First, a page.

Full-field scores from the 147th Open Championship

Full coverage of the 147th Open Championship


Phil Mickelson and Tiger Woods, both at even par for the tournament, six shots behind leaders Zach Johnson and Kevin Kisner, are in consecutive groups. Mickelson is playing with Austin Cook at 8:05 a.m. and Woods is with South Africa’s Shaun Norris at 8:15 a.m.

Jordan Spieth and Rickie Fowler, both three shots off the lead, are also in consecutive groups. Fowler is at 10 a.m. with Thorbjorn Olesen and Spieth is 10 minutes later with Kevin Chappell. Rory McIlroy, looking to win his first major since the 2014 PGA Championship, is at 10:40 a.m. with Xander Schauffele. McIlroy is two shots behind.

Johnson and Kisner are last off at 11 a.m.

4:15AM ET: Gavin Green

4:25AM ET: Rhys Enoch, Patrick Reed

4:35AM ET: Kiradech Aphibarnrat, Justin Rose

4:45AM ET: Yusaku Miyazato, Tyrrell Hatton

4:55AM ET: Ross Fisher, Keegan Bradley

5:05AM ET: Ryan Fox, Jason Dufner

5:15AM ET: Bryson DeChambeau, Henrik Stenson

5:25AM ET: Tom Lewis, Sam Locke (a)

5:35AM ET: Paul Casey, Chris Wood

5:45AM ET: Bernhard Langer, Rafa Cabrera Bello

6:00AM ET: Paul Dunne, Brett Rumford

6:10AM ET: Masahiro Kawamura, Shubhankar Sharma

6:20AM ET: Cameron Smith, Brendan Steele

6:30AM ET: Marc Leishman, Lee Westwood

6:40AM ET: Byeong Hun An, Kevin Na

6:50AM ET: Julian Suri, Adam Hadwin

7:00AM ET: Gary Woodland, Si-Woo Kim

7:10AM ET: Yuta Ikeda, Satoshi Kodaira

7:20AM ET: Marcus Kinhult, Thomas Pieters

7:30AM ET: Beau Hossler, Haotong Li

7:45AM ET: Cameron Davis, Sean Crocker

7:55AM ET: Louis Oosthuizen, Stewart Cink

8:05AM ET: Phil Mickeslon, Austin Cook

8:15AM ET: Tiger Woods, Shaun Norris

8:25AM ET: Lucas Herbert, Michael Kim

8:35AM ET: Jason Day, Francesco Molinari

8:45AM ET: Sung Kang, Webb Simpson

8:55AM ET: Patrick Cantlay, Eddie Pepperell

9:05AM ET: Matthew Southgate, Brooks Koepka

9:15AM ET: Kyle Stanley, Adam Scott

9:30AM ET: Charley Hoffman, Alex Noren

9:40AM ET: Ryan Moore, Brandon Stone

9:50AM ET: Luke List, Danny Willett

10:00AM ET: Thorbjorn Olesen, Rickie Fowler

10:10AM ET: Jordan Spieth, Kevin Chappell

10:20AM ET: Zander Lombard, Tony Finau

10:30AM ET: Matt Kuchar, Erik Van Rooyen

10:40AM ET: Rory McIlroy, Xander Schauffele

10:50AM ET: Pat Perez, Tommy Fleetwood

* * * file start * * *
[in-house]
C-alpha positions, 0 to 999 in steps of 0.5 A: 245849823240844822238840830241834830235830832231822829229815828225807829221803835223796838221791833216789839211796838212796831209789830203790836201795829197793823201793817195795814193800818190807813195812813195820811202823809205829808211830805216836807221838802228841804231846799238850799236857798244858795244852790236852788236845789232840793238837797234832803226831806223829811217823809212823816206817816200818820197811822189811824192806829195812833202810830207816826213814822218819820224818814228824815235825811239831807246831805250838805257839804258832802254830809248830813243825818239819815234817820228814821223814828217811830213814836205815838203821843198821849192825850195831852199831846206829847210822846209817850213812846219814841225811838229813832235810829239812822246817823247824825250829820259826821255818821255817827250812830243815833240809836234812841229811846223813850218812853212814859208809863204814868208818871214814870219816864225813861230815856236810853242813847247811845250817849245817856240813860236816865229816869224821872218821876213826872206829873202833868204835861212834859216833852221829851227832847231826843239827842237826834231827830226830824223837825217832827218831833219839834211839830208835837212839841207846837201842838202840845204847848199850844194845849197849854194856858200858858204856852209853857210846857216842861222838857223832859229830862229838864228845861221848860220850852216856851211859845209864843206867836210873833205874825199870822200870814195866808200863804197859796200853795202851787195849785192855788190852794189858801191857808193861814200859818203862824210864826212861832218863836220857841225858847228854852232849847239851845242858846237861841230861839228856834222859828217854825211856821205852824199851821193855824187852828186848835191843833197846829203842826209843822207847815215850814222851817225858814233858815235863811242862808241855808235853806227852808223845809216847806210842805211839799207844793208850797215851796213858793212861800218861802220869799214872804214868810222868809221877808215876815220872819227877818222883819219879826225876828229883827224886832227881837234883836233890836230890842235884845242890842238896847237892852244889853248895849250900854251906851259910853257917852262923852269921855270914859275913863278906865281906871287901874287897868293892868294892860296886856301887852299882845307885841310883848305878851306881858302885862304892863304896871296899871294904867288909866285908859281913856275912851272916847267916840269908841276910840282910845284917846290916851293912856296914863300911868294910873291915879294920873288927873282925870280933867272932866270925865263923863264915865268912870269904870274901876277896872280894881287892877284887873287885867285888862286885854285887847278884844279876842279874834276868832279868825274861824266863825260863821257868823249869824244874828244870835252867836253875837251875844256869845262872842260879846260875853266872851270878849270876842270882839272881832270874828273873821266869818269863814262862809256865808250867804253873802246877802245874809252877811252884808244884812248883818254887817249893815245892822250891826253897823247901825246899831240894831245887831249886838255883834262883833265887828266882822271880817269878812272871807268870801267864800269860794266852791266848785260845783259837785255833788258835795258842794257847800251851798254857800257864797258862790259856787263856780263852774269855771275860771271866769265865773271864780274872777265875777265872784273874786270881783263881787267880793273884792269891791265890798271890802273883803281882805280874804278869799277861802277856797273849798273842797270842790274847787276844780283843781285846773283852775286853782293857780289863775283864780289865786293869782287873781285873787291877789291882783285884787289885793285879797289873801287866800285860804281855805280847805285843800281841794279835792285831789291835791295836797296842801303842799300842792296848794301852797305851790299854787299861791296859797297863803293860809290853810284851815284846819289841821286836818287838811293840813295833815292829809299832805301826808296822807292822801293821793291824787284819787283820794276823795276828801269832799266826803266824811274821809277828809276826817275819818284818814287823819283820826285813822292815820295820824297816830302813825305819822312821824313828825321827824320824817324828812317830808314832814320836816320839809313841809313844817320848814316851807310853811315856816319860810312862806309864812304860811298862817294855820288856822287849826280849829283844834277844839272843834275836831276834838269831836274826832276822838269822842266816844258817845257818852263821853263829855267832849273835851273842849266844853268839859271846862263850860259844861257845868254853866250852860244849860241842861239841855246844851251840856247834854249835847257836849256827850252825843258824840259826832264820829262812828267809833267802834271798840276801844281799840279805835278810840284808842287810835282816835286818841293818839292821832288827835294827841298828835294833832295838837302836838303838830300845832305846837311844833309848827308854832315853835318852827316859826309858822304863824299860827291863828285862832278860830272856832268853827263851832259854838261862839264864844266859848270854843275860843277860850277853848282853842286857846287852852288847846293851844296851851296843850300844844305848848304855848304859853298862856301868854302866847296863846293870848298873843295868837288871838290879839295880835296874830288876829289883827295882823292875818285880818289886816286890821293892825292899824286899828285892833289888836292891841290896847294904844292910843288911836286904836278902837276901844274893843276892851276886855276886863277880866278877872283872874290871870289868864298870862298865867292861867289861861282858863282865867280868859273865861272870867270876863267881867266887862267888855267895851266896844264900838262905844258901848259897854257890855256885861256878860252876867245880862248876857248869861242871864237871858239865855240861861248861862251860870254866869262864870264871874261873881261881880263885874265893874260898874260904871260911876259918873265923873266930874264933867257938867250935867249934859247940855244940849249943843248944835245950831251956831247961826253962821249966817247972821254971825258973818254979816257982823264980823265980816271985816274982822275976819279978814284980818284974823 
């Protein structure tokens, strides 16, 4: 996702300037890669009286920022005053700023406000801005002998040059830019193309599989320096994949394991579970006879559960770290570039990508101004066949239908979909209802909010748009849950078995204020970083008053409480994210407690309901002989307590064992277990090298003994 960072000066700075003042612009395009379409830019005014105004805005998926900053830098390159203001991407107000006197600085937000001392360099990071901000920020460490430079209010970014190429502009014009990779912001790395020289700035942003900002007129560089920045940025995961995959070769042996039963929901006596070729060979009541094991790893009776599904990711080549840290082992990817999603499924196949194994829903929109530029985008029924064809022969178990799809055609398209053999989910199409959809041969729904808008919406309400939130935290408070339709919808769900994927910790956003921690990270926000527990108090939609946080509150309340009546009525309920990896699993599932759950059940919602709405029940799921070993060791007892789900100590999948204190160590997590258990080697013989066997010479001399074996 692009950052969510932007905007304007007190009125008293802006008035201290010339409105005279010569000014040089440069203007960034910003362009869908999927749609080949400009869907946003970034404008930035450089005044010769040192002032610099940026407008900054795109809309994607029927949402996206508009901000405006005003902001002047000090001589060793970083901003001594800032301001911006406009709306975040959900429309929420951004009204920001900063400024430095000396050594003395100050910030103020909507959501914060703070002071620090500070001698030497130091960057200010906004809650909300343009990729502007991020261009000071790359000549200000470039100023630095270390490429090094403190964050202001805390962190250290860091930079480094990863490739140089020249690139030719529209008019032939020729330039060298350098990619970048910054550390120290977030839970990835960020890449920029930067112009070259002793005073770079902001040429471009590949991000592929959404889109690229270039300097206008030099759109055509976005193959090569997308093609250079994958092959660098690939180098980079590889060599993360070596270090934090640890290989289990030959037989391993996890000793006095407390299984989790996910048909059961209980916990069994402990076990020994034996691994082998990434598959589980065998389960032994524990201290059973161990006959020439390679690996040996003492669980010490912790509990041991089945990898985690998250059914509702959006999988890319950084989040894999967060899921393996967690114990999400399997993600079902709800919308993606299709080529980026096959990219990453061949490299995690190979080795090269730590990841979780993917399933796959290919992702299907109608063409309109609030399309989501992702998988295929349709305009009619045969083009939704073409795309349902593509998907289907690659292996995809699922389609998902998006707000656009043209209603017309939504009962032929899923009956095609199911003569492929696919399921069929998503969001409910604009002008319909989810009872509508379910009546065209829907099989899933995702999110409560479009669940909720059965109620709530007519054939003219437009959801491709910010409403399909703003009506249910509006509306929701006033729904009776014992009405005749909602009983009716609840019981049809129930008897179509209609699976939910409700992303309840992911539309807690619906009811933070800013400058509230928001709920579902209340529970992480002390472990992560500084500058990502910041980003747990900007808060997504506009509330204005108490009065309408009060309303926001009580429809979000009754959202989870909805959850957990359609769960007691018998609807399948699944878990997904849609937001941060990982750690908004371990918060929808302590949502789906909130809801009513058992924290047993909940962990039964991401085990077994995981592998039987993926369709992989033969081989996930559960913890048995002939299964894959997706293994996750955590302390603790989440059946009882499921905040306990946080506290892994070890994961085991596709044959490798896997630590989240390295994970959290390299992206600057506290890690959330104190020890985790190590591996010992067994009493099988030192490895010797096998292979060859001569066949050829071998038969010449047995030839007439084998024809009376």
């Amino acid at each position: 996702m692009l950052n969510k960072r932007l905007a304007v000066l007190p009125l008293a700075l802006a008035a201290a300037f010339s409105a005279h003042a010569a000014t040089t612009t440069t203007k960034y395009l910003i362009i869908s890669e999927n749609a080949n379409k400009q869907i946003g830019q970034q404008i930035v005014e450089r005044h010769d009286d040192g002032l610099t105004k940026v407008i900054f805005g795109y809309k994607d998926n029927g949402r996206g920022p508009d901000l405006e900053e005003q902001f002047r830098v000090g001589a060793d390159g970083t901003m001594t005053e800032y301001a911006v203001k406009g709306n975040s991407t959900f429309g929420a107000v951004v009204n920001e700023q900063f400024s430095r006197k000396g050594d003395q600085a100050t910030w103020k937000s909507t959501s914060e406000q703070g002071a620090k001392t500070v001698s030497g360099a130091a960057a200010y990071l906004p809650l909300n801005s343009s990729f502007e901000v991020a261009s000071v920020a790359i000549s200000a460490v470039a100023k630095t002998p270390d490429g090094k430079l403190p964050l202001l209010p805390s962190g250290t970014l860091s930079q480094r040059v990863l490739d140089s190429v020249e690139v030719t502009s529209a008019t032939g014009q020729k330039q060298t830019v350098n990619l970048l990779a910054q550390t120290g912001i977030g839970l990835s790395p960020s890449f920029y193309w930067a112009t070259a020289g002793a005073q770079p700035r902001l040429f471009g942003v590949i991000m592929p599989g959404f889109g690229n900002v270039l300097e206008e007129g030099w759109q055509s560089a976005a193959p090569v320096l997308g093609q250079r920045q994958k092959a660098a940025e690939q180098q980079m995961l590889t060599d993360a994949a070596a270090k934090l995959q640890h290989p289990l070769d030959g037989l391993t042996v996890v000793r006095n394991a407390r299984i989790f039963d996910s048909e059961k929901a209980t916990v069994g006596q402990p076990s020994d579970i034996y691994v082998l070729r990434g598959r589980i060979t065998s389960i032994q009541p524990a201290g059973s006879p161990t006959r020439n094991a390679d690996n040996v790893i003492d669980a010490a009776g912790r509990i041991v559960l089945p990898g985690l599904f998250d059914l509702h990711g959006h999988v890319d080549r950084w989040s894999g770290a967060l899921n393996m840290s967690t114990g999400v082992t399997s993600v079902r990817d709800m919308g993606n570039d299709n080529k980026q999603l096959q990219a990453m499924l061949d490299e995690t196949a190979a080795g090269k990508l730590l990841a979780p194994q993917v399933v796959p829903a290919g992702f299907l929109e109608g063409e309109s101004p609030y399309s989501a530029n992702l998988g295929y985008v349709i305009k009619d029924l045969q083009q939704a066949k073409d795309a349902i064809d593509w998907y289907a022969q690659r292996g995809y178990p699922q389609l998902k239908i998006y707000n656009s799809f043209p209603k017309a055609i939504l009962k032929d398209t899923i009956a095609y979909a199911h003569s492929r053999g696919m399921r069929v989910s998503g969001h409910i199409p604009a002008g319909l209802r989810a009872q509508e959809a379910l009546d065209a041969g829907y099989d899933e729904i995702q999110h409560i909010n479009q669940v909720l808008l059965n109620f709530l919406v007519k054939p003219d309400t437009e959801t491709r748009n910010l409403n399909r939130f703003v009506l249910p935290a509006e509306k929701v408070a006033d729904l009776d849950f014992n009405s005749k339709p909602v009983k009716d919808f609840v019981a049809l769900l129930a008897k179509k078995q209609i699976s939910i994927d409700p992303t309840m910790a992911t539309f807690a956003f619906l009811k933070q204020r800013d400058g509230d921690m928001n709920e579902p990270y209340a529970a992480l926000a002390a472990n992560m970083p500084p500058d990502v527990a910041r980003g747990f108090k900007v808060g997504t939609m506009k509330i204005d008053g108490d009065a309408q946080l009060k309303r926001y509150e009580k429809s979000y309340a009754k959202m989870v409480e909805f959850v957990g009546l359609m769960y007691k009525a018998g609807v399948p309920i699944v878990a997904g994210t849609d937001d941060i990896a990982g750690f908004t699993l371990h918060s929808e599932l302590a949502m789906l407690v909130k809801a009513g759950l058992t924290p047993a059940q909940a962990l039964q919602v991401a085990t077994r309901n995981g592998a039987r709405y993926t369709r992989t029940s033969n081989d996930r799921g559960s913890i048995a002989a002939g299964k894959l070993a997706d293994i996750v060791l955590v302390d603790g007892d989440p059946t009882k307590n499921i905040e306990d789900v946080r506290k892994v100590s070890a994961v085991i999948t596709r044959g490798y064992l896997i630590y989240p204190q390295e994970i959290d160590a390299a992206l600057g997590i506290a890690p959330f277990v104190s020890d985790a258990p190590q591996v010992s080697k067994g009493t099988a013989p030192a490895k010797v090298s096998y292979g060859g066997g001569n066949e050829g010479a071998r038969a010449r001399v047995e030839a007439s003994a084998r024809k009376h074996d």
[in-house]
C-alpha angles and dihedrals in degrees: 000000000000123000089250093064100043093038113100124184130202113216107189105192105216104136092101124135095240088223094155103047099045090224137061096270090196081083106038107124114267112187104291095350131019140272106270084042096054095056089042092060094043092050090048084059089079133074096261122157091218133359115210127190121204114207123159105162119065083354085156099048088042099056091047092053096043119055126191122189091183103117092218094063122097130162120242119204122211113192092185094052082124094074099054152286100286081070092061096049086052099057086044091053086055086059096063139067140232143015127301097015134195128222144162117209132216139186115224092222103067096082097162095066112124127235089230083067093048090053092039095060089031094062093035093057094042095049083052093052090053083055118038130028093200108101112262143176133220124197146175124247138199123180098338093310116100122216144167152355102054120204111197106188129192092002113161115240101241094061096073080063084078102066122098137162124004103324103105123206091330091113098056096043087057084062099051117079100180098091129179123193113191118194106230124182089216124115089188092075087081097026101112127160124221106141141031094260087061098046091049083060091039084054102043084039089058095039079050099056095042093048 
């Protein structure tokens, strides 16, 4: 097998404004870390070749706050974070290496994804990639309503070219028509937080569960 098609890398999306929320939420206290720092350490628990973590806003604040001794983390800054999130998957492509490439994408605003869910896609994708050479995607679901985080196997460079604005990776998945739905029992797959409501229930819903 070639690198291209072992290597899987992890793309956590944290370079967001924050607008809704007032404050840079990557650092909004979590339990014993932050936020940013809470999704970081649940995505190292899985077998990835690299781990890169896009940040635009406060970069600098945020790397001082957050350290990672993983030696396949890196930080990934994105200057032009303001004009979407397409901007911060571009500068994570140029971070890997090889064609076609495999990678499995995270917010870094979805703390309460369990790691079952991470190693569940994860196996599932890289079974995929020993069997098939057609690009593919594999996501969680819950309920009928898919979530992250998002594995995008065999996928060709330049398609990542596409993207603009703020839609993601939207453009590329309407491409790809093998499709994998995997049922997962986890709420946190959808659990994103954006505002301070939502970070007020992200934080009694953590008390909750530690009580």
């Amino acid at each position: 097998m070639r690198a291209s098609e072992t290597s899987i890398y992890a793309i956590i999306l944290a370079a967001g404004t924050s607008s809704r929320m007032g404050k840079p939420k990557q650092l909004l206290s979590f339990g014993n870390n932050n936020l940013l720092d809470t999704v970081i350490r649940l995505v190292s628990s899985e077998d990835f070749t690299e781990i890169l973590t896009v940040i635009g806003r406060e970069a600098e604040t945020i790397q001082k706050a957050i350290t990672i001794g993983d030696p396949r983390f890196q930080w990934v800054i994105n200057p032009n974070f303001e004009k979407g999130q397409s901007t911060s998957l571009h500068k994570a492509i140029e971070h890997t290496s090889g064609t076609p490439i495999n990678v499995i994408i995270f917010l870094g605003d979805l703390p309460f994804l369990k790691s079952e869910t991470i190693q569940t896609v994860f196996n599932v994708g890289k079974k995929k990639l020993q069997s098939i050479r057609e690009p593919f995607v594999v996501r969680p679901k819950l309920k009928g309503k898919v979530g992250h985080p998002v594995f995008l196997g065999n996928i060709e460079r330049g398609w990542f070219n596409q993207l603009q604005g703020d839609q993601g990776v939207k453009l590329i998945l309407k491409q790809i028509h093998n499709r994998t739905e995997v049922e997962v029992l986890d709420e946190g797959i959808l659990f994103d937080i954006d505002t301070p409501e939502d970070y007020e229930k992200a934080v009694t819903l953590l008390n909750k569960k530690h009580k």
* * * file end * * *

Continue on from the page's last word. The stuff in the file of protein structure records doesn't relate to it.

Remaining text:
11:00AM ET: Kevin Kisner, Zach Johnson

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Facial hair Fowler's new good-luck charm

By Rex HoggardJuly 20, 2018, 8:12 pm

CARNOUSTIE, Scotland – Before, during and after the Fourth of July, Rickie Fowler missed a few appointments with his razor.

He arrived in the United Kingdom for last week’s Scottish Open still unshaved and he tied for sixth place. Fowler, like most golfers, can give in to superstition, so he's decided to keep the caveman look going for this week’s Open Championship.

“There could be some variations,” he smiled following his round on Friday at Carnoustie.


Full-field scores from the 147th Open Championship

Full coverage of the 147th Open Championship


At this rate, he may never shave again. Fowler followed an opening 70 with a 69 on Friday to move into a tie for 11th place, just three strokes off the lead.

Fowler also has some friendly competition in the beard department, with his roommate this week Justin Thomas also going for the rugged look.

“I think he kind of followed my lead in a way. I think he ended up at home, and he had a little bit of scruff going. It's just fun,” Fowler said. “We mess around with it. Obviously, not taking it too seriously. But like I said, ended up playing halfway decent last week, so I couldn't really shave it off going into this week.”

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Spieth (67) rebounds from tough Round 1 finish

By Ryan LavnerJuly 20, 2018, 7:55 pm

CARNOUSTIE, Scotland – Guess whose putter is starting to heat up again at a major?

Even with a few wayward shots Friday at Carnoustie, Jordan Spieth made a significant climb up the leaderboard in the second round, firing a 4-under 67 to move just three shots off the lead.

Spieth showed his trademark grit in bouncing back from a rough finish Thursday, when he mis-clubbed on the 15th hole, leading to a double bogey, and ended up playing the last four holes in 4 over.

“I don’t know if I actually regrouped,” he said. “It more kind of fires me up a little.”


Full-field scores from the 147th Open Championship

Full coverage of the 147th Open Championship


Spieth missed more than half of his fairways in the second round, but he was able to play his approach shots from the proper side of the hole. Sure, he “stole a few,” particularly with unlikely birdies on Nos. 10 and 11 after errant drives, but he took advantage and put himself in position to defend his claret jug.

Spieth needed only 25 putts in the second round, and he credited a post-round adjustment Thursday for the improvement. The tweak allows his arms to do more of the work in his stroke, and he said he felt more confident on the greens.

“It’s come a long way in the last few months, no doubt,” he said.

More than anything, Spieth was relieved not to have to play “cut-line golf” on Friday, like he’s done each start since his spirited run at the Masters.

“I know that my swing isn’t exactly where I want it to be; it’s nowhere near where it was at Birkdale,” he said. “But the short game is on point, and the swing is working in the right direction to get the confidence back.”